Brenda Powell had suffered a stroke and was in debilitating pain when she called the Social Security Administration last year to seek disability benefits.
The former Louisiana state office worker struggled at times to write her name or carry a glass of water. Powell, then 62, believed she could no longer work, and she was worried about how to pay for medical care with only a $433 monthly pension.
Although the Social Security Administration agreed that Powell’s condition limited the work she could do, the agency rejected her initial application for Supplemental Security Income. She had the choice to appeal that decision, which could take months or years to resolve, or take early retirement. The latter option would give her $302 a month now but might permanently reduce the full Social Security retirement payment she would be eligible for at age 66 and 10 months.
“I didn’t know what to do. These decisions are not easy,” said Powell, who lives in Alexandria, Louisiana, about 200 miles northwest of New Orleans. She decided to appeal the decision but take early retirement in the meantime.
“I had to have more money to pay my bills,” she said. “I had nothing left over for gas.”
Every year, tens of thousands of people who are disabled and unable to work consider taking early retirement benefits from Social Security. The underfunded federal disability system acknowledges that it is stymied by delays and dysfunction, even as over 1 million people await a decision on their benefits application.
The United States, which has one of the least generous disability programs among developed Western nations, denies most initial claims, leaving applicants to endure a lengthy appeals process.
At the same time, Social Security agents may neglect to explain the financial downside of taking retirement benefits too early, said attorneys who help patients file disability claims. The result is a growing population of vulnerable people who feel stuck between a proverbial rock and a hard place — to live with little money while they wait it out or agree to a significantly lower payment for the rest of their lives.
“They don’t have the luxury of waiting,” said Charles T. Hall, a disability attorney based in Raleigh, North Carolina. “The vast majority of people need the money now, and you can get early retirement benefits in two months or less.”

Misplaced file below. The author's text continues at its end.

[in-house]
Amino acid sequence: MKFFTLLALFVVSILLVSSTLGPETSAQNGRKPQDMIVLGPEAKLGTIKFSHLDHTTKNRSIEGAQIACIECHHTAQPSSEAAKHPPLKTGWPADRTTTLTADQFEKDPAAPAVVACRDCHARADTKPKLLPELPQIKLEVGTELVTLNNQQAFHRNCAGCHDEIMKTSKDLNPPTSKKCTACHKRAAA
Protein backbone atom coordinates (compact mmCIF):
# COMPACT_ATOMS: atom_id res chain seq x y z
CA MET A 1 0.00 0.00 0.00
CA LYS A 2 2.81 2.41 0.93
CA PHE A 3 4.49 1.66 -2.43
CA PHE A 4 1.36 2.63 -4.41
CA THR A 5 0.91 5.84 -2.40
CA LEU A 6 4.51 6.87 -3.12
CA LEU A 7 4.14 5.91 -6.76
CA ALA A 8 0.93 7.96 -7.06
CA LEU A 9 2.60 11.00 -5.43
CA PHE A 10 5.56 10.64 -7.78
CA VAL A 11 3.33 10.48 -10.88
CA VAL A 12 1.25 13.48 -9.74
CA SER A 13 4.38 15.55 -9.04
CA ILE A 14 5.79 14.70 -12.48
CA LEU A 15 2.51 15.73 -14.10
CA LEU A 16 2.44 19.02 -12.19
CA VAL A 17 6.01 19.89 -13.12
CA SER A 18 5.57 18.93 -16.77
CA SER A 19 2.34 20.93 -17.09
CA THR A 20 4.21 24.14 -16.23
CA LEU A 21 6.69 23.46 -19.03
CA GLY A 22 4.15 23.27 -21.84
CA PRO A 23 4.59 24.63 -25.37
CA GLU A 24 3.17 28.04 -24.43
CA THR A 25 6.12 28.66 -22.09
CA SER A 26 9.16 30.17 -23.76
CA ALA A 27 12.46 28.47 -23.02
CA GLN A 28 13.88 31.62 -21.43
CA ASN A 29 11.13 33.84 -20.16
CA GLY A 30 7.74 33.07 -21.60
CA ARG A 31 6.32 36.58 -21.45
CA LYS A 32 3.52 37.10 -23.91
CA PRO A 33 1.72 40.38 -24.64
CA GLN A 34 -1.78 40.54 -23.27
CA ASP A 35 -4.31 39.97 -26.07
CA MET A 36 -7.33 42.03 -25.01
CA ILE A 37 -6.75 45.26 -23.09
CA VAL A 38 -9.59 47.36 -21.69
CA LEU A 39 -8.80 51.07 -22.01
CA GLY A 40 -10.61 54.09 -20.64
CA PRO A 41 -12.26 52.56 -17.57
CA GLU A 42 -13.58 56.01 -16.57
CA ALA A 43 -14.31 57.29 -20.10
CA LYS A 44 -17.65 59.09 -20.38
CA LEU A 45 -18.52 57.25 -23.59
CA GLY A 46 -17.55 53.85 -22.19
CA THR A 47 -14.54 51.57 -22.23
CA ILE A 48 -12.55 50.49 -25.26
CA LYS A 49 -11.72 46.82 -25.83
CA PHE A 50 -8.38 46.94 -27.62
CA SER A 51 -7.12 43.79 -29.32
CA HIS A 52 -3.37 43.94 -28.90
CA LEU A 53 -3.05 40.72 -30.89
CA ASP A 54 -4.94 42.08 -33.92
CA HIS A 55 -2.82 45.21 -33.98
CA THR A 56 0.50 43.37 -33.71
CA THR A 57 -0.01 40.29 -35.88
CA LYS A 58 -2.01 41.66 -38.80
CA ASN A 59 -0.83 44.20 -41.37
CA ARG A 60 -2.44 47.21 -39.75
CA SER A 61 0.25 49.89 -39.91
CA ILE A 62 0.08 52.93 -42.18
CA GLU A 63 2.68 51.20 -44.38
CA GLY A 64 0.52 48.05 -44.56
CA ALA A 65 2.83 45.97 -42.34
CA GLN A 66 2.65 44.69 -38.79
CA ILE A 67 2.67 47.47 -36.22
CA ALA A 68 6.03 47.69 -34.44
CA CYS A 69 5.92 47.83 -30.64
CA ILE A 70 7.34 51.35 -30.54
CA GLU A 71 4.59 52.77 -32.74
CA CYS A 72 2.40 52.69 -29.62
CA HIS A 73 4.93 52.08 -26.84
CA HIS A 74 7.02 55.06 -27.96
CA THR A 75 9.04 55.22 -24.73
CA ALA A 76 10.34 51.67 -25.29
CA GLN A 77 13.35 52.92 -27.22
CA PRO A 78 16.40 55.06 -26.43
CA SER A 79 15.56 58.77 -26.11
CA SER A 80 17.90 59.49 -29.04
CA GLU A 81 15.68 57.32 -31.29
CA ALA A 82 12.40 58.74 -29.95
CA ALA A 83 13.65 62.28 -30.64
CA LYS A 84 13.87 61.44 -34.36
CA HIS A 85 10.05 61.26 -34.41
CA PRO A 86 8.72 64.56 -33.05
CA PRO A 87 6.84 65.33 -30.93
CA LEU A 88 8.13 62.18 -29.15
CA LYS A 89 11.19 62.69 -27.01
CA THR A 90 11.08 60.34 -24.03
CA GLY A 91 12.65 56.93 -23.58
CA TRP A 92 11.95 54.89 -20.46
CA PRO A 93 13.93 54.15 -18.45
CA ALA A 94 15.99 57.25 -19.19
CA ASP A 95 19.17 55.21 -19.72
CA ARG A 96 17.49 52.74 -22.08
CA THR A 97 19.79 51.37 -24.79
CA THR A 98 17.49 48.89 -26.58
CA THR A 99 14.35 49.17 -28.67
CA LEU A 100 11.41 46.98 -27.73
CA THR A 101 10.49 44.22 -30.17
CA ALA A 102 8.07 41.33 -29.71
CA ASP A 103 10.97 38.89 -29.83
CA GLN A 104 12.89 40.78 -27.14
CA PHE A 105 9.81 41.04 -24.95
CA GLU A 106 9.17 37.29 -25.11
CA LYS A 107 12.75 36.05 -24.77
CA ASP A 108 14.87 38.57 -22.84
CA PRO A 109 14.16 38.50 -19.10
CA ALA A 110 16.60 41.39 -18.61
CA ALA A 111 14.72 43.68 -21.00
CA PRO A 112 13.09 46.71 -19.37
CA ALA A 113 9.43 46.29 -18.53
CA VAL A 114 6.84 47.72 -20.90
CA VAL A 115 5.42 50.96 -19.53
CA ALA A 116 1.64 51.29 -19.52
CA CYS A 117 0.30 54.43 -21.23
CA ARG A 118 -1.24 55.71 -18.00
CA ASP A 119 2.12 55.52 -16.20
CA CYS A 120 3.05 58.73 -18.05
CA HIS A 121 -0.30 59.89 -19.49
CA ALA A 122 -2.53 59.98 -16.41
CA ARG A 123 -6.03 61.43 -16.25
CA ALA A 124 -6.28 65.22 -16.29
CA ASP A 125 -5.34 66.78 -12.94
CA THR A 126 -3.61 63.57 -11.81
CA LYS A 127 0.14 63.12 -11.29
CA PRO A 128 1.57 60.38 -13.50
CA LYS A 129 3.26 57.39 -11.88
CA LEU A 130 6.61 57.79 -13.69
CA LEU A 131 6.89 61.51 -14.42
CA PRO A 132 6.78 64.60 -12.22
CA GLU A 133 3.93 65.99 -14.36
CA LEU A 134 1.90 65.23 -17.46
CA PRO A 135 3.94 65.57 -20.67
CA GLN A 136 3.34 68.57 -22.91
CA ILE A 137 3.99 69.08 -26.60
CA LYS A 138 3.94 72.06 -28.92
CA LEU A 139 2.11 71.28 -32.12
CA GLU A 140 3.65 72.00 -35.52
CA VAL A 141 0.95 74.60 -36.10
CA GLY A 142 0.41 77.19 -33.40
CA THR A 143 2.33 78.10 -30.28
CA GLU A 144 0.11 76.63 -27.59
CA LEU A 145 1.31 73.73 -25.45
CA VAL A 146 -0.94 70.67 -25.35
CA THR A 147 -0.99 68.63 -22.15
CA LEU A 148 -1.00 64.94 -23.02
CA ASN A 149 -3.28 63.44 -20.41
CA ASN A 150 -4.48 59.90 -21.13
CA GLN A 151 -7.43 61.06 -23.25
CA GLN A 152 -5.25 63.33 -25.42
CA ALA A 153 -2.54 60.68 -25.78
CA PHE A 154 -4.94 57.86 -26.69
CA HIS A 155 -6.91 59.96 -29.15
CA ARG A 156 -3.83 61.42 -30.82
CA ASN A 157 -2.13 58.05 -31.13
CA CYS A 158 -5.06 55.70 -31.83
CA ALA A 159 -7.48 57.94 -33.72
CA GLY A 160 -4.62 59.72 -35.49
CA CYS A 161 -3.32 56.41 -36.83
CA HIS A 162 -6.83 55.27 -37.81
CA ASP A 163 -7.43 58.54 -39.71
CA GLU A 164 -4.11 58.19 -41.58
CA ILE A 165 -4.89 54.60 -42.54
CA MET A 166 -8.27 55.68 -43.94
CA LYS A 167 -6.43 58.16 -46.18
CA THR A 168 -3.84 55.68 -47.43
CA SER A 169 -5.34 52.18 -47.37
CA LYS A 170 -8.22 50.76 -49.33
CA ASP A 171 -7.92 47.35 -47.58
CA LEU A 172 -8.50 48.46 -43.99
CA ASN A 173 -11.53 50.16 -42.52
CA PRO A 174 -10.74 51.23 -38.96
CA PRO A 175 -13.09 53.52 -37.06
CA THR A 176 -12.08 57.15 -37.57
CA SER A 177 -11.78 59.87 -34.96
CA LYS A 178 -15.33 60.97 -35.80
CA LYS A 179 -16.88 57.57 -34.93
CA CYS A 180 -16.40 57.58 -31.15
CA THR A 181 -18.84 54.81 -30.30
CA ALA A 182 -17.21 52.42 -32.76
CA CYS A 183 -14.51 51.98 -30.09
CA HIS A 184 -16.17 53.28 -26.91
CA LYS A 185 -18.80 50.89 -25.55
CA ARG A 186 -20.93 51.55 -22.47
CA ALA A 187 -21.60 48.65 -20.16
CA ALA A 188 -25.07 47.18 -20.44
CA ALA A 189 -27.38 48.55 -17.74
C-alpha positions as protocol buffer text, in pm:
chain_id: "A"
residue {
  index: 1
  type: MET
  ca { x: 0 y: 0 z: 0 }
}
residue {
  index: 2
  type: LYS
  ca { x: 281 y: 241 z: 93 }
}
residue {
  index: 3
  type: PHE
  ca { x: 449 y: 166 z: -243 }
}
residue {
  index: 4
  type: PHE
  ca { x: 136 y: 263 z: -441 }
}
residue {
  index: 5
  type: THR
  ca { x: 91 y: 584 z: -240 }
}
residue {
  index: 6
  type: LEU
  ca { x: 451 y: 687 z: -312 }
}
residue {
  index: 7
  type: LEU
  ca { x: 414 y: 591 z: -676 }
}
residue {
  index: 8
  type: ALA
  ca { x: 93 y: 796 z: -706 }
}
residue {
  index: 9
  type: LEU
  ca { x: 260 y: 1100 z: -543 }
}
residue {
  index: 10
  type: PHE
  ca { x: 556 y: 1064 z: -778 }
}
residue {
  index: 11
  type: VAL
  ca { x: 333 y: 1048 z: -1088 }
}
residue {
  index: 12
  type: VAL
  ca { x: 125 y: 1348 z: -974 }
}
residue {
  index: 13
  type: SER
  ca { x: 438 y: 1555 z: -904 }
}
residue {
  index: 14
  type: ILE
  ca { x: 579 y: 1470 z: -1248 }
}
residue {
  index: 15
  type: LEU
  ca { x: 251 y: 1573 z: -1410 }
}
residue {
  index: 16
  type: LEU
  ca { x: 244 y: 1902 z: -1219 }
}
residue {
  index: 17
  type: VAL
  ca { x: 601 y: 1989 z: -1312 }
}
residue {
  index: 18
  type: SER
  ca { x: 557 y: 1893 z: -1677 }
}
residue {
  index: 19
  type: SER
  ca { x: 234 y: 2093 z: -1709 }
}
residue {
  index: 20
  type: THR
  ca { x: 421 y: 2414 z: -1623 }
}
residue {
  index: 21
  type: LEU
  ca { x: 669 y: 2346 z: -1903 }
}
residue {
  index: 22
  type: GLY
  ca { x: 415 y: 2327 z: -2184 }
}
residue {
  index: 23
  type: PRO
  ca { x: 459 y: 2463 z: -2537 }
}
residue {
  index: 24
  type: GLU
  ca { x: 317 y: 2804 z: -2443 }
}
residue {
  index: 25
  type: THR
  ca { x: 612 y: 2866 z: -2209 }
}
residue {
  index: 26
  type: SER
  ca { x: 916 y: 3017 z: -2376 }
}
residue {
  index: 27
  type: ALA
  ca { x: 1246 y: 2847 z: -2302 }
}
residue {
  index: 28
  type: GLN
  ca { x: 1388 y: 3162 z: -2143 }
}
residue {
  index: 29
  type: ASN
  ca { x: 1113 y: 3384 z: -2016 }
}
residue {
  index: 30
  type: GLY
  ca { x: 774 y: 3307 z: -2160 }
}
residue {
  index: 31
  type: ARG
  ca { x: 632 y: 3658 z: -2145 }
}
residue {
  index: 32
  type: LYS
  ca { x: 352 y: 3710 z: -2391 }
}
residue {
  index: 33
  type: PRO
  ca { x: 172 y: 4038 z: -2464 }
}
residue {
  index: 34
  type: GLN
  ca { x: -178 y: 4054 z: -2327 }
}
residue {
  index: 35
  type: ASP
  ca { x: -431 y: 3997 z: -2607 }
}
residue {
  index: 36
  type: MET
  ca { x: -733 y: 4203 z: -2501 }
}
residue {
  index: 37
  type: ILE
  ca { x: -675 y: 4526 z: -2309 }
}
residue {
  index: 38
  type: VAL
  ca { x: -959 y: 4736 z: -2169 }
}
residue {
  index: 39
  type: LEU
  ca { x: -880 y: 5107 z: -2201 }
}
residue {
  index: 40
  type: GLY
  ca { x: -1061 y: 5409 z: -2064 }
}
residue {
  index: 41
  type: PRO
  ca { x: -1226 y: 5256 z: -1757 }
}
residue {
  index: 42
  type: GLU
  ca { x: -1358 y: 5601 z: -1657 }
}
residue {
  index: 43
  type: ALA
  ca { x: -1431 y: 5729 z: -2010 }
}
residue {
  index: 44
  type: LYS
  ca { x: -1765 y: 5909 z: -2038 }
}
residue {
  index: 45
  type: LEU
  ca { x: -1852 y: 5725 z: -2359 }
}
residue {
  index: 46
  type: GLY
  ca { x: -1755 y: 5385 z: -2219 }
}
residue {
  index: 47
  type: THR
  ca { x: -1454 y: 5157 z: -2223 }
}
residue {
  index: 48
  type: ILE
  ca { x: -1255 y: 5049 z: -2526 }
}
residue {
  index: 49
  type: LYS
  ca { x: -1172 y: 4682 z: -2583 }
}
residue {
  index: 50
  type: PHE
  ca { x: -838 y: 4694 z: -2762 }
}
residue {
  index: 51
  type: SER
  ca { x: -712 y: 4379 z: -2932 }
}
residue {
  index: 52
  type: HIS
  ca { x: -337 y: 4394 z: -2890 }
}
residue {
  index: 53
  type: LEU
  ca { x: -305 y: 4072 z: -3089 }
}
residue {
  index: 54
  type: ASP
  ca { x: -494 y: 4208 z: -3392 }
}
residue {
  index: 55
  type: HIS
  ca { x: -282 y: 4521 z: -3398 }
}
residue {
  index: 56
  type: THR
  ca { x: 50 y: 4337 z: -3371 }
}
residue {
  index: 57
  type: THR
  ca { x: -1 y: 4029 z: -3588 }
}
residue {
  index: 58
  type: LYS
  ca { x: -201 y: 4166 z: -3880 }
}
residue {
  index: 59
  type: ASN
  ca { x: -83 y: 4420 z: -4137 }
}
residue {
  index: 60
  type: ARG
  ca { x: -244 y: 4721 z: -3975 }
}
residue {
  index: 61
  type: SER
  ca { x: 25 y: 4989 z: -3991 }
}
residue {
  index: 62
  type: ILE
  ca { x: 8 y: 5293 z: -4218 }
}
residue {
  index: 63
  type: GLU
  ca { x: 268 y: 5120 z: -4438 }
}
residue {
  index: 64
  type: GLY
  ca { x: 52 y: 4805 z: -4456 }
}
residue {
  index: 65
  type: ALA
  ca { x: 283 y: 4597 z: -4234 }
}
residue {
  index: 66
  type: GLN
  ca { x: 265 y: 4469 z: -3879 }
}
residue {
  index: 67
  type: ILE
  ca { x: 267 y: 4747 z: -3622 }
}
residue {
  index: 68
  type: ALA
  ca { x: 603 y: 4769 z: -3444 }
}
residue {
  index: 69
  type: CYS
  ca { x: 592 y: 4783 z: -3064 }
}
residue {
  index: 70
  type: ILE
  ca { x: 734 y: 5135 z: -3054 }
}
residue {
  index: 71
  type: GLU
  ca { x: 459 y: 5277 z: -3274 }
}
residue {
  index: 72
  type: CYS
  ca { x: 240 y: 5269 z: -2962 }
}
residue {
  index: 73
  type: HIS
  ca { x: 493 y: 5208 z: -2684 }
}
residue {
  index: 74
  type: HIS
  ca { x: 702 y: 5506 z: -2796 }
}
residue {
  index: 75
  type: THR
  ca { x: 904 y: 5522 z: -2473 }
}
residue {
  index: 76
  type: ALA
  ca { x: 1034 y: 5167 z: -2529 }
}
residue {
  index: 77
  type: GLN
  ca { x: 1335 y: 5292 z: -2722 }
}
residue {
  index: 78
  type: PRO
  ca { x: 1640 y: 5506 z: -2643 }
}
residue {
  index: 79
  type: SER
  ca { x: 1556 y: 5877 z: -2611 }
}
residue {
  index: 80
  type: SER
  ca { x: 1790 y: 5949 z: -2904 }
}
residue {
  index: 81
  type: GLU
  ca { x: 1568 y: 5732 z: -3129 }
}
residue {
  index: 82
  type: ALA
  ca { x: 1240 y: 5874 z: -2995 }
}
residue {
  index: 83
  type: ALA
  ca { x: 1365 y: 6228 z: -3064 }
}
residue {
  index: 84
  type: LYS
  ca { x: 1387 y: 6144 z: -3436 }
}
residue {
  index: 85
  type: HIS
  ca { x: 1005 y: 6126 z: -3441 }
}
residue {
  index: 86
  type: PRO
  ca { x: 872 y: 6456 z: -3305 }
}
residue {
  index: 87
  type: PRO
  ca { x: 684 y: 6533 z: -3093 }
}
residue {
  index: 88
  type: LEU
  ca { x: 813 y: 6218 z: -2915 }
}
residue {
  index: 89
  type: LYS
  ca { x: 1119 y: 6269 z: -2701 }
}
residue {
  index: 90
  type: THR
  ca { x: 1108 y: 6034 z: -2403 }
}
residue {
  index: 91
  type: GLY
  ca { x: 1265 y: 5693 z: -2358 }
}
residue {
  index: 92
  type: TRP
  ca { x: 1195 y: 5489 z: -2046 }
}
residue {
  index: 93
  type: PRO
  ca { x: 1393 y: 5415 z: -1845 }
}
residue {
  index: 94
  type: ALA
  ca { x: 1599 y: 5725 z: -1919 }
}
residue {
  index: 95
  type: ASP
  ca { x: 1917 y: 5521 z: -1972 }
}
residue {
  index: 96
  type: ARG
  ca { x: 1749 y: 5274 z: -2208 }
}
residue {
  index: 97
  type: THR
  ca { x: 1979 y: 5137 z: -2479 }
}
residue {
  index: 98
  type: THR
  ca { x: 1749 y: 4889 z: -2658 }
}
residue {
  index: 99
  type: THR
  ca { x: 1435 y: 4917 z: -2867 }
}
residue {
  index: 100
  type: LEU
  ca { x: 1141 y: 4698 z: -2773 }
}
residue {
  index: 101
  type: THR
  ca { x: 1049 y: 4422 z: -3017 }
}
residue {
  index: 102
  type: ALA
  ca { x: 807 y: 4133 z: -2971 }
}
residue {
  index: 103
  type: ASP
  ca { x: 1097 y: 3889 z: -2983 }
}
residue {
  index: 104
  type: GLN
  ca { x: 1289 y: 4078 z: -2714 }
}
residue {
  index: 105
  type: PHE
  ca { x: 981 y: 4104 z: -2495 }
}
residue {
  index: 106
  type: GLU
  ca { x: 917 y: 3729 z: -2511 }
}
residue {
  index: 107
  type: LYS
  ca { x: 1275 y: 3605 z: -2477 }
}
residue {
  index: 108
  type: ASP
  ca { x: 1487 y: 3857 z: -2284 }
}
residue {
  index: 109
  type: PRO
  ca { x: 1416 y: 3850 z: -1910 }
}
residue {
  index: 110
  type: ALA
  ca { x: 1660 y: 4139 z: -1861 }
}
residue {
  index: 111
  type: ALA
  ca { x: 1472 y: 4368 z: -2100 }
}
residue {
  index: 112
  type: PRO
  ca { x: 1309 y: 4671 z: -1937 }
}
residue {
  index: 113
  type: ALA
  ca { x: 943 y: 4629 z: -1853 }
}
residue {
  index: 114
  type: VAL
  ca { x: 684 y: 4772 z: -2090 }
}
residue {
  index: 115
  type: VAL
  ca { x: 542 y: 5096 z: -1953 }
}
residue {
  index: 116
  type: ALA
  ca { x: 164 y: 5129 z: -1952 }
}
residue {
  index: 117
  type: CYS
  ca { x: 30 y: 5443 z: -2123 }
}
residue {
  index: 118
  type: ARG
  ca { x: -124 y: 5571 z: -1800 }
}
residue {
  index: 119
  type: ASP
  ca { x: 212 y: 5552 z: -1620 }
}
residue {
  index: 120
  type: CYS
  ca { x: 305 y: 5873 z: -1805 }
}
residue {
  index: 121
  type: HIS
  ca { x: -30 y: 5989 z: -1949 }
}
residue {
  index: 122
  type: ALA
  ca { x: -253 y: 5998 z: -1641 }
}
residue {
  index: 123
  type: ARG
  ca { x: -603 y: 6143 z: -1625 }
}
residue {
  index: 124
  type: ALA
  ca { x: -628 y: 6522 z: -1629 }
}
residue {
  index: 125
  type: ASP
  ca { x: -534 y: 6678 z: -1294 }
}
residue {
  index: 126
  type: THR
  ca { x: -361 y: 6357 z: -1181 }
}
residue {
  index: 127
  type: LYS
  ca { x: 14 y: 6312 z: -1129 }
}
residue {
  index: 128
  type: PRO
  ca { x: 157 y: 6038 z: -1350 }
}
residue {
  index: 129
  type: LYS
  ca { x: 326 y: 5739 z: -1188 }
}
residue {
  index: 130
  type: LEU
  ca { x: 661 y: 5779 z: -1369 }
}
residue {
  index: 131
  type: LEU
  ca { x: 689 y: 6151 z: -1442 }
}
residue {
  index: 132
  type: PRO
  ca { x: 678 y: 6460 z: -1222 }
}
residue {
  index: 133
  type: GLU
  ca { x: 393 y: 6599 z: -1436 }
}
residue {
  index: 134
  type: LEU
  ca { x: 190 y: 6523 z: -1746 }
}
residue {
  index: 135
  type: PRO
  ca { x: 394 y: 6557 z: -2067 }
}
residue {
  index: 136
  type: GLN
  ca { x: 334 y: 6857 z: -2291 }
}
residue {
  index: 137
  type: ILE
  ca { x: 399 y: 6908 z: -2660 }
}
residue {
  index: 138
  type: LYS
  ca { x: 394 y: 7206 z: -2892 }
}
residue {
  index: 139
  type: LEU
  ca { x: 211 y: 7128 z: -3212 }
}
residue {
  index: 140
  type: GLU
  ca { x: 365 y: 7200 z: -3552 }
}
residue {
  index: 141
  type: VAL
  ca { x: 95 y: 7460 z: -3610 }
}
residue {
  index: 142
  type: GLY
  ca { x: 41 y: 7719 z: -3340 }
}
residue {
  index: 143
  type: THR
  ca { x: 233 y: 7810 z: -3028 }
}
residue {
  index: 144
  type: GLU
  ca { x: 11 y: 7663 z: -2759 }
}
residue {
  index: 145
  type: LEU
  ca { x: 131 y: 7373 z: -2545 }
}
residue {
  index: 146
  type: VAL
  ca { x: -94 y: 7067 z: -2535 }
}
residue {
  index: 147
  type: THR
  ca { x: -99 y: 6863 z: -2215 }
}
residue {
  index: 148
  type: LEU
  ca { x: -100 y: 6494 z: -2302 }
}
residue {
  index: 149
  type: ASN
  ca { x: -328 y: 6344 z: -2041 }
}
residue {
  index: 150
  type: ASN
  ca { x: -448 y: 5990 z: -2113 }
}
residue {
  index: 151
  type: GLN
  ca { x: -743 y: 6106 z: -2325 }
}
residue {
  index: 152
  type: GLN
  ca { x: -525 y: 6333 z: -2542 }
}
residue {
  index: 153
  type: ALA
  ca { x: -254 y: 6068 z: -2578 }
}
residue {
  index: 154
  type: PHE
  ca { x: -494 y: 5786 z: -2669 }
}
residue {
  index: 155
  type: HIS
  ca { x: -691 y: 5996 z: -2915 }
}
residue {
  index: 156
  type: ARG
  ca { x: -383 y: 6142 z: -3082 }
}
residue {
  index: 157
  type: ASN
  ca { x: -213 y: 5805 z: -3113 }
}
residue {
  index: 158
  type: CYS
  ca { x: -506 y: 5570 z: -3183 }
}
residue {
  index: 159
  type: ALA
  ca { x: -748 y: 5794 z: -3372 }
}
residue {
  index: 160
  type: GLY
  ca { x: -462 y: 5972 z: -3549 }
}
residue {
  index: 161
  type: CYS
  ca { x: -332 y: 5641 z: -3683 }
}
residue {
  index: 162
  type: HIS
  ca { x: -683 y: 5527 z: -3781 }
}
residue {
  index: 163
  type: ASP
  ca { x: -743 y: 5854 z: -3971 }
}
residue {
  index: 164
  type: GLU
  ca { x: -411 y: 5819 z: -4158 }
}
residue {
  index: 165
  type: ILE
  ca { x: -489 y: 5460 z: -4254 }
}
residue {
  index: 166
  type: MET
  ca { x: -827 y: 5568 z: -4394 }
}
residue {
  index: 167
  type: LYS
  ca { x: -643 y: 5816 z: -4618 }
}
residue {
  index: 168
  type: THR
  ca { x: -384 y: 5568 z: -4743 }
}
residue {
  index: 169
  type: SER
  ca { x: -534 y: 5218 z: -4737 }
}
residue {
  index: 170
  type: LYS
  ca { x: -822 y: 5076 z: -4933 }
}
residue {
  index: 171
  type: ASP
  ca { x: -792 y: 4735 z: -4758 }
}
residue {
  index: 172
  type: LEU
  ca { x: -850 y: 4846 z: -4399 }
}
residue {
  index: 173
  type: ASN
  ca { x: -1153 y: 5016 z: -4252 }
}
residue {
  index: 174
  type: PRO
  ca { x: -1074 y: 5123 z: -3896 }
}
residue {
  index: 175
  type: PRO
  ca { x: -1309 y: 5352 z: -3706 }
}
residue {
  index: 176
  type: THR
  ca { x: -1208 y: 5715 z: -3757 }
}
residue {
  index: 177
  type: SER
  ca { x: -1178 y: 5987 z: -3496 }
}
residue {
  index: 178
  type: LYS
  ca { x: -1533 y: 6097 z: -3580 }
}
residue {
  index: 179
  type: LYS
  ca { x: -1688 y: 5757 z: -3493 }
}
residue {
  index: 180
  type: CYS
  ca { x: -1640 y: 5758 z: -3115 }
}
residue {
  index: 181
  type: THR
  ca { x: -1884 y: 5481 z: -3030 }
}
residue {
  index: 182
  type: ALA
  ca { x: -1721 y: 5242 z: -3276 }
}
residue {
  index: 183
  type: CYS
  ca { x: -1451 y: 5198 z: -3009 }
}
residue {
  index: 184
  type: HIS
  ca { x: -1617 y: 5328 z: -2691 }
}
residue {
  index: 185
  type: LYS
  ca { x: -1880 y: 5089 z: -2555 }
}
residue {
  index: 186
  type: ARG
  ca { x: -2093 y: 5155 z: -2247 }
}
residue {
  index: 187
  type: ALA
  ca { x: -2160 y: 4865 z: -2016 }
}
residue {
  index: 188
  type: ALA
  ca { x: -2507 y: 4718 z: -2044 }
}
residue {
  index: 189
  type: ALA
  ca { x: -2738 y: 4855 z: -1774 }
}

In a nation where more than a quarter of residents have a disability, Social Security Disability Insurance and Supplemental Security Income programs are intended to provide financial help to people who cannot work.
Retirement experts generally recommend senior citizens tap into their Social Security benefits as late as they can, to maximize the amount of money they receive from the federal government. For someone born after 1960, taking benefits at age 62 — the earliest age people are eligible — instead of 67 reduces each monthly payment by as much as 30% for the rest of a person’s life, said Richard Johnson, a senior fellow and the director of the Program on Retirement Policy at the Urban Institute, a nonprofit research organization.
Someone who applies for Supplemental Security Income, or early retirement, would get $914 a month if they can prove they are older than 65, blind, or have a disabling medical condition. Social Security Disability Insurance pays an average monthly benefit of $1,483 to those who suffered a disabling injury or illness and paid a federal tax that was deducted from their paychecks in the past.
Social Security agents will inform people of their ability to obtain early retirement benefits. But they might not explain the downsides, said Sam Byker, CEO and founder of Atticus, a California-based group that connects people seeking disability benefits with attorneys around the country. His organization found that among a sample of 765 clients ages 62-66 seeking Social Security Disability Insurance, 44% were already receiving early retirement.
Disability takes too long, and the decision about who gets approved can seem arbitrary, Byker said. “It cannot be counted on,” he said.
An initial decision on an application for disability benefits can take an average of over seven months, according to a March letter signed by more than 100 members of Congress.
Most callers to the Social Security Administration are unable to reach an agent, and people seeking local field office assistance with an application can wait at least a month for an appointment, the letter said.